Mortgage Rates Are Dropping, So Why Aren't People Buying Homes?

Even though mortgage rates are at their lowest level in a year or so, less people are applying for loans. Why is this?

Jun 8, 2014 at 1:33PM

According to the most recent data from the Mortgage Bankers Association, the average interest rate for conforming 30-year mortgages dropped last week to 4.26%, its lowest rate in almost a year.

You might expect this to have provided a boost to home sales and refinancing, but surprisingly the opposite effect has been seen. So, why aren't people buying homes? 

Houses are getting expensive again
Sure, in many parts of the country; housing prices are nowhere near where they were before the crash. However, they have risen significantly from the bottom.

For example, in Las Vegas, one of the hardest-hit areas by the housing collapse, home values are up by 22.4% in the past year alone, and are more than 57% higher than their bottom in early 2012, according to Zillow. Many of the other hard-hit areas like Florida and Arizona have seen similar gains.

As a whole, home prices in the U.S. are up nearly 27% from the bottom, and the rise has taken place pretty fast.

Case-Shiller Home Price Index: Composite 20 Chart

Regardless of interest rates, if people feel homes are too expensive, they're not likely to buy one.

Credit is still a little tight
Lending standards have relaxed a bit since the end of the financial crisis, but are still pretty tight on a historical basis, and have tightened a bit so far in 2014. In order to qualify for a conventional mortgage, most banks want a very high credit score, 20% down, and enough documentation to fill a book.

According to Ellie Mae's Origination Insight Report, the average FICO score for approved conventional purchase mortgages was 755 in April. Even though this is down from the peak of 763, bear in mind that anything over 720 is considered "excellent" and anything between 660 and 719 is considered good to very good.

In fact, the average FICO score for a denied conventional purchase loan is 724, meaning the average person who gets denied a mortgage has "excellent" credit. This is slightly up from the March average of 722, so mortgage credit has actually tightened slightly.

First-timers and those with less-than-perfect credit don't have as many options
A few years ago; it was much easier to be a first-time homebuyer than it is today.

Most first-timers don't have 20% of the purchase price for a down payment, so options like FHA financing are all that are available. FHA loans have always been more expensive than conventional loans, but a few major changes over the last few years have made it even pricier.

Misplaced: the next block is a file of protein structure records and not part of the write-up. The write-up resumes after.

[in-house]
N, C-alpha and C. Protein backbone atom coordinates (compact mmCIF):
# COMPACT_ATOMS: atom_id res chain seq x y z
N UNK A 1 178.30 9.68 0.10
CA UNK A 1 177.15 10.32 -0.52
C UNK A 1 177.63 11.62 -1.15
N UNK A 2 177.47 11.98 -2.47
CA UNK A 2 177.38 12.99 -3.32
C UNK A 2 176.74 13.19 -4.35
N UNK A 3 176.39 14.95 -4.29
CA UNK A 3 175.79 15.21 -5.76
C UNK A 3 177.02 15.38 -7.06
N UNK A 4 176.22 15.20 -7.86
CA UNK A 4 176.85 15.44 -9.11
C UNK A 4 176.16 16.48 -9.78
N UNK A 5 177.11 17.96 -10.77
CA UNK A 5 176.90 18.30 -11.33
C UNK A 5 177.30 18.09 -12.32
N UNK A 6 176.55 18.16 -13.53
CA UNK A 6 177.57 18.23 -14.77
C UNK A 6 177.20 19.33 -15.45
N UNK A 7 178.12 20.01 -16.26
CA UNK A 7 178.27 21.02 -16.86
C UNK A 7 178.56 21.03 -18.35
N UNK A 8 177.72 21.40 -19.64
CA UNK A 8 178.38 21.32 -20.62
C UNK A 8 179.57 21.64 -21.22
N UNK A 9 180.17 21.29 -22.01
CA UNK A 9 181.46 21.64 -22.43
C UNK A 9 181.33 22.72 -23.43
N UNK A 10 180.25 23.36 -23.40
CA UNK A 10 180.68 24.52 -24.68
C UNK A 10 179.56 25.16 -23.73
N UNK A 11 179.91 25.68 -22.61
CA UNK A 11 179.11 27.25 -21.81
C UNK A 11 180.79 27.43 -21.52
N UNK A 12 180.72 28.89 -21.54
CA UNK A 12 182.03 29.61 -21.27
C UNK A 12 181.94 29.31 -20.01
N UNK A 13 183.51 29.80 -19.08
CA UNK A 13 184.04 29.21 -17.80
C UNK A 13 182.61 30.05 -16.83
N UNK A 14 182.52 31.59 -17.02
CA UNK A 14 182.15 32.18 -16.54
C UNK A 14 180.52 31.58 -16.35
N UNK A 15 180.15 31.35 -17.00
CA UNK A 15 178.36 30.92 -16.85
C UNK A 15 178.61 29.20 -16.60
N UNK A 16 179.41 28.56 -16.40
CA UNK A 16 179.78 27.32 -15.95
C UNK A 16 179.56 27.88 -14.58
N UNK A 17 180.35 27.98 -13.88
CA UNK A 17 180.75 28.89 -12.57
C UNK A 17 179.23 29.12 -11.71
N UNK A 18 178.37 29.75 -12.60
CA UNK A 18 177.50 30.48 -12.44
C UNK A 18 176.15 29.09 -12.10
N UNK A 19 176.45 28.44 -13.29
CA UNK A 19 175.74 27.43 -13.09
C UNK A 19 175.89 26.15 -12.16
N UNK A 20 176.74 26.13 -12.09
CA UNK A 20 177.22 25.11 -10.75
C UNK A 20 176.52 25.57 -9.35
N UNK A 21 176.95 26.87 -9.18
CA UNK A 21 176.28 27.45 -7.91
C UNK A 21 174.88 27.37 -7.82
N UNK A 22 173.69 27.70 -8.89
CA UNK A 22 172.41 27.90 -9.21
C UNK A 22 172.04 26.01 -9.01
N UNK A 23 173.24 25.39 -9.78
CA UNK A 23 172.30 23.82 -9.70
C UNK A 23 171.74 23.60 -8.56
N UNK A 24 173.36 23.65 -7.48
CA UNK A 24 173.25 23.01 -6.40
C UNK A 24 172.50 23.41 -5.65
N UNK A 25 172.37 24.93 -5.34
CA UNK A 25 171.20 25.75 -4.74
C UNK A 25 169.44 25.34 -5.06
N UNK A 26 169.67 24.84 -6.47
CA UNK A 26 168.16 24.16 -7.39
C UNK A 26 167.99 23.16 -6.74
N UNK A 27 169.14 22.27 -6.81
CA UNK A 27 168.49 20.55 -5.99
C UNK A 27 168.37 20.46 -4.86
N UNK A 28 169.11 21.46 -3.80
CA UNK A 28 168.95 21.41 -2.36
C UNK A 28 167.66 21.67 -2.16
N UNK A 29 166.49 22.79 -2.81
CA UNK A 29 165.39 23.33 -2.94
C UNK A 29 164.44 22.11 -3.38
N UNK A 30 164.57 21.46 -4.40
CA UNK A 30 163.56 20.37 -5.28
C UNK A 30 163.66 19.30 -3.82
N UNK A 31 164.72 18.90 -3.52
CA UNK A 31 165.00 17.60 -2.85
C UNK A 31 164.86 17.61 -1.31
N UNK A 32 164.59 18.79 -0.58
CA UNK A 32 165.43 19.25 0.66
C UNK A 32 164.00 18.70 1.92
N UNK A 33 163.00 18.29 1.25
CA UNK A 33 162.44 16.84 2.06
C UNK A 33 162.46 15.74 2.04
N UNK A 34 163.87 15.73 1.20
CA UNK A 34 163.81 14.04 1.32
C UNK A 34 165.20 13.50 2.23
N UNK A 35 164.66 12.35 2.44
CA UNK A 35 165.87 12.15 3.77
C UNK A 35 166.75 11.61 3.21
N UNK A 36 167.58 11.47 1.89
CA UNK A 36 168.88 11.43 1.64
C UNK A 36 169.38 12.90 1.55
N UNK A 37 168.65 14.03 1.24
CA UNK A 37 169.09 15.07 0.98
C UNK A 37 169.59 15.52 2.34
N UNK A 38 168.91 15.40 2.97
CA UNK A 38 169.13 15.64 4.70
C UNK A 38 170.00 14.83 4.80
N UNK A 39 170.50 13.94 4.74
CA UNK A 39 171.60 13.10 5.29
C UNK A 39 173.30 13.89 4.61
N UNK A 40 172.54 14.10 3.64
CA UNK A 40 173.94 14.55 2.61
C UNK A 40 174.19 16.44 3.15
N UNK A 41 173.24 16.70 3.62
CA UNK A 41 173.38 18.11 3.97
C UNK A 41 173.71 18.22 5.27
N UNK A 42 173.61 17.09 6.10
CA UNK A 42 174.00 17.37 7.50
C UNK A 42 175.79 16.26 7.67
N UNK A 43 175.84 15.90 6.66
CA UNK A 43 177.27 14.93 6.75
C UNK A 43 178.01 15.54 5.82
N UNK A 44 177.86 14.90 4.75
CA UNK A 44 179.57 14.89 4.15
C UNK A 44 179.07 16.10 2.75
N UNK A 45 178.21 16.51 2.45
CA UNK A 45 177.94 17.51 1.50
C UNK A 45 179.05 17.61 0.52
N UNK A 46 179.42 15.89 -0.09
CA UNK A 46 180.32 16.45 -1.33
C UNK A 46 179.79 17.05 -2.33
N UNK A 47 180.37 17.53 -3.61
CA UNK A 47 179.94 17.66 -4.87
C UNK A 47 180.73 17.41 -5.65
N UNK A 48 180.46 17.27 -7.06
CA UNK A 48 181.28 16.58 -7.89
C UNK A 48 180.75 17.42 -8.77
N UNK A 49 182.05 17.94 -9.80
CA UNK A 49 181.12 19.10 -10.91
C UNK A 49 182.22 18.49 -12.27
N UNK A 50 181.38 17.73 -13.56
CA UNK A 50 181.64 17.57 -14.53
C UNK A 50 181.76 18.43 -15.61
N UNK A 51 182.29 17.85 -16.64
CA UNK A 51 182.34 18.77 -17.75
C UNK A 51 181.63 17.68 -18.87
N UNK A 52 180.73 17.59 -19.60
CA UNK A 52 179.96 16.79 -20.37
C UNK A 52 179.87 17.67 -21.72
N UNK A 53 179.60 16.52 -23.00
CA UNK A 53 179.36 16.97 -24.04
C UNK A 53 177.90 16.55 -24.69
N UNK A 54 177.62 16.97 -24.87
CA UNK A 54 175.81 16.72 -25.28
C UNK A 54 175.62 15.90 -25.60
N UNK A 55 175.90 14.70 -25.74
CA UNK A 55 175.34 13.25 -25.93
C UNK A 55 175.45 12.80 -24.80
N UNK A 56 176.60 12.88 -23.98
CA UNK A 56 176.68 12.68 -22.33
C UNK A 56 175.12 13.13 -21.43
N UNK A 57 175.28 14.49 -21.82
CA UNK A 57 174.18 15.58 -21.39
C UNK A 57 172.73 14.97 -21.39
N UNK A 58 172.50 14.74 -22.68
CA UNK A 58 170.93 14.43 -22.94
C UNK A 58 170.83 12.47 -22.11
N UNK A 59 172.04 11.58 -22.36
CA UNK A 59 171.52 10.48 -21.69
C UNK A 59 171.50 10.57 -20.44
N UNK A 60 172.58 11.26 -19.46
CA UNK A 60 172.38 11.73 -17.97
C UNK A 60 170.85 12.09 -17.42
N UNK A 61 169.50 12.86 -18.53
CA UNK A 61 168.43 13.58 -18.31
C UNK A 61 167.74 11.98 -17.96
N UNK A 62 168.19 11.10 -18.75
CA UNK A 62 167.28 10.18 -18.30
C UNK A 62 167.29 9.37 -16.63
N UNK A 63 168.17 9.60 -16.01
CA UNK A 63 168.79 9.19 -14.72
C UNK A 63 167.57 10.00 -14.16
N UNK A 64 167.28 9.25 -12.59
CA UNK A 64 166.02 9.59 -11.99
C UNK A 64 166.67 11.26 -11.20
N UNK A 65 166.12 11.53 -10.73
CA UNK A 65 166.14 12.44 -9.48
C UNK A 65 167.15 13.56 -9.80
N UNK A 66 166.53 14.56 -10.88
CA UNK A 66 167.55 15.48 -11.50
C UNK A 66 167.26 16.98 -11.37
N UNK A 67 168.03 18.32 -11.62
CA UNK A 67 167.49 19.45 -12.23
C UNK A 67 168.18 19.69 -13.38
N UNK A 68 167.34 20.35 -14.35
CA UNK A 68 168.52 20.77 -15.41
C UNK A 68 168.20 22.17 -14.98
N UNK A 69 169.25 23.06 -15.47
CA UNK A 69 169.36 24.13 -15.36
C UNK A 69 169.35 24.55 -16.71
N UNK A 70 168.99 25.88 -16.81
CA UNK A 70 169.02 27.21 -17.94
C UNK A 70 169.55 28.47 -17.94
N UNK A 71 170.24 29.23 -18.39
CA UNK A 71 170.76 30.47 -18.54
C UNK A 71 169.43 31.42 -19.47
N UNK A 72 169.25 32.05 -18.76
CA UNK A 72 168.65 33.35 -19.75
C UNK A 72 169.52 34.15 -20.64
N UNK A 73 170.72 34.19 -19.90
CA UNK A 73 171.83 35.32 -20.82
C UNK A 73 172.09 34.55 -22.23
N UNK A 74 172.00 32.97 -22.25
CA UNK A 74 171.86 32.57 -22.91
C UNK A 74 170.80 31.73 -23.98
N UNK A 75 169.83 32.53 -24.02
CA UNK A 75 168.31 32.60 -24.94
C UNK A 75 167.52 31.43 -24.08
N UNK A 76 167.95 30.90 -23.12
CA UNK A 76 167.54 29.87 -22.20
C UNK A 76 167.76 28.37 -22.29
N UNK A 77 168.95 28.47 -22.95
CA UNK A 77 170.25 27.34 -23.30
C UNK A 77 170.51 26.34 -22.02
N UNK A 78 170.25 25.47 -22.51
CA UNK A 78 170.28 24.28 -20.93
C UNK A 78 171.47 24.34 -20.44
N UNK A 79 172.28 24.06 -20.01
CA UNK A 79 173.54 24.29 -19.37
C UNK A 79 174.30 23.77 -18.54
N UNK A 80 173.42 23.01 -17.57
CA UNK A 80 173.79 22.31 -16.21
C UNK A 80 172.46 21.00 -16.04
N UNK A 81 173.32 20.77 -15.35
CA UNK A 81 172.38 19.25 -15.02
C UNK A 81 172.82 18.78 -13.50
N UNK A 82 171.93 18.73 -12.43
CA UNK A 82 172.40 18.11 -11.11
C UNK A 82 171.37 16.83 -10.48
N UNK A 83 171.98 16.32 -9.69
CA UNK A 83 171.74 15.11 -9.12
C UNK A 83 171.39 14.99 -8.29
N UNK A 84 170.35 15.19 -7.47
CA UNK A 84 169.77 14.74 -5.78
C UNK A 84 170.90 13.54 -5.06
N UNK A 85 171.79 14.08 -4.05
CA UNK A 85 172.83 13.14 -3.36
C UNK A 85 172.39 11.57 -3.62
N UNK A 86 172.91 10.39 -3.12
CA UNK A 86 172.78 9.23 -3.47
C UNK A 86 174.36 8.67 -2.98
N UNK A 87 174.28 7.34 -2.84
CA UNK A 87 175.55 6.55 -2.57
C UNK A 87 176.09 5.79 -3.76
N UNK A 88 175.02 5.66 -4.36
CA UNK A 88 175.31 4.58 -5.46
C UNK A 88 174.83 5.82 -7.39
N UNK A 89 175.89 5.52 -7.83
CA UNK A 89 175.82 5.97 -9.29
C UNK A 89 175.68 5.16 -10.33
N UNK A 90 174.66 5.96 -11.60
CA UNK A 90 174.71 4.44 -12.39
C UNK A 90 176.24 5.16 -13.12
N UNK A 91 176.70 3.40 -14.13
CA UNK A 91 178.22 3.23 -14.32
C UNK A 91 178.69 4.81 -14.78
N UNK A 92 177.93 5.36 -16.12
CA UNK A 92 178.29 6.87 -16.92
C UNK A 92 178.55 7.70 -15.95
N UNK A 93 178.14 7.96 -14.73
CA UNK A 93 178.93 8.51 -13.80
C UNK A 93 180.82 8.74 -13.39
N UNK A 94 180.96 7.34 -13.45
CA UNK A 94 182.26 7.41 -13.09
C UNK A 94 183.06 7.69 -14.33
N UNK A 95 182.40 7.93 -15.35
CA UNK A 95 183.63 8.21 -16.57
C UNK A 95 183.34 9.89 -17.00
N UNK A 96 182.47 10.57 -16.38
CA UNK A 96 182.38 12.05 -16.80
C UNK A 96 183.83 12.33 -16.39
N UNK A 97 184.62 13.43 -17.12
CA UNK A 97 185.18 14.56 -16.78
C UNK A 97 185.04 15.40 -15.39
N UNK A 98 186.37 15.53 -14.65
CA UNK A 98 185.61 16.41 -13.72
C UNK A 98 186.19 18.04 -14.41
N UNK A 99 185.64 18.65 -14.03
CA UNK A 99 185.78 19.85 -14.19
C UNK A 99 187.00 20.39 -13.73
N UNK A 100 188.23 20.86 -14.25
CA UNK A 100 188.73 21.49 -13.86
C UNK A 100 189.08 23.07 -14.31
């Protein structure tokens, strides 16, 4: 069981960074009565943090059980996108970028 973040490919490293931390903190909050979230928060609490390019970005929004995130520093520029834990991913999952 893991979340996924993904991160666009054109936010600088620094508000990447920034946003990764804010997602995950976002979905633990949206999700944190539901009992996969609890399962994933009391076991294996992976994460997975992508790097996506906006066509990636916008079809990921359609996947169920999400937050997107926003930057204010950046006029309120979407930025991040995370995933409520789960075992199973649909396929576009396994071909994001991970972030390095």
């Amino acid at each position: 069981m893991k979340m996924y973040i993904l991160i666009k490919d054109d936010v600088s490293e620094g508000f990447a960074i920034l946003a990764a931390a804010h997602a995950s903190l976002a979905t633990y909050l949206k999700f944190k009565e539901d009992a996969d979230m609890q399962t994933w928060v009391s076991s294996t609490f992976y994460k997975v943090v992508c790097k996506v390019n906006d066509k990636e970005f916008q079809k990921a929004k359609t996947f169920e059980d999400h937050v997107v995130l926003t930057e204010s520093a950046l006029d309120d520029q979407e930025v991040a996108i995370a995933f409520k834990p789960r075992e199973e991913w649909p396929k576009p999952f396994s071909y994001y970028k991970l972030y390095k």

In 2012, mortgage insurance premiums rose significantly. The upfront premium, due when the loan is closed, rose from 1% to 1.75% of the loan amount, and the annual premium rose by .1%. Now, the mortgage insurance used to not be as big of a deal, since you could drop it after the loan was paid down to a 78% LTV (loan-to-value) ratio.

However, as of 2013, this is no longer the case. For FHA loans with a 5% down payment or less, the mortgage insurance must be paid for the life of the loan. Sure, you can always refinance down the road, provided you meet the strict credit standards for a conventional refinance loan.

To illustrate how unaffordable these loans are, picture two scenarios for the purchase of a $300,000 home, one conventional and one FHA. The conventional buyer puts 20% down and finances the other $240,000, resulting in monthly payments of $1,182.

The FHA buyer only puts 5% down, so they'll have to finance $285,000, which already increases their payment to $1,404. However, FHA mortgage insurance adds about $320 to the payment, which brings the total monthly payment to $1,725 or a whopping 46% more than a conventional loan. And don't forget about the nearly $5,000 in upfront mortgage insurance added to the closing costs.

So, there are options for first-timers and those with less-than-perfect credit. They just aren't very good options.

First time homebuyers generally represent about 40% of the market, so if they can't afford homes, sales will certainly drop.

What's next?
The combination of tight credit and higher prices may be keeping a lot of buyers on the sidelines. Interest rates could remain relatively low for some time now, but until prices stabilize (stop shooting upward) and there are more viable options for decent-credit buyers and first-timers, we aren't likely to see a flurry of buyers come off the sidelines and into the market.

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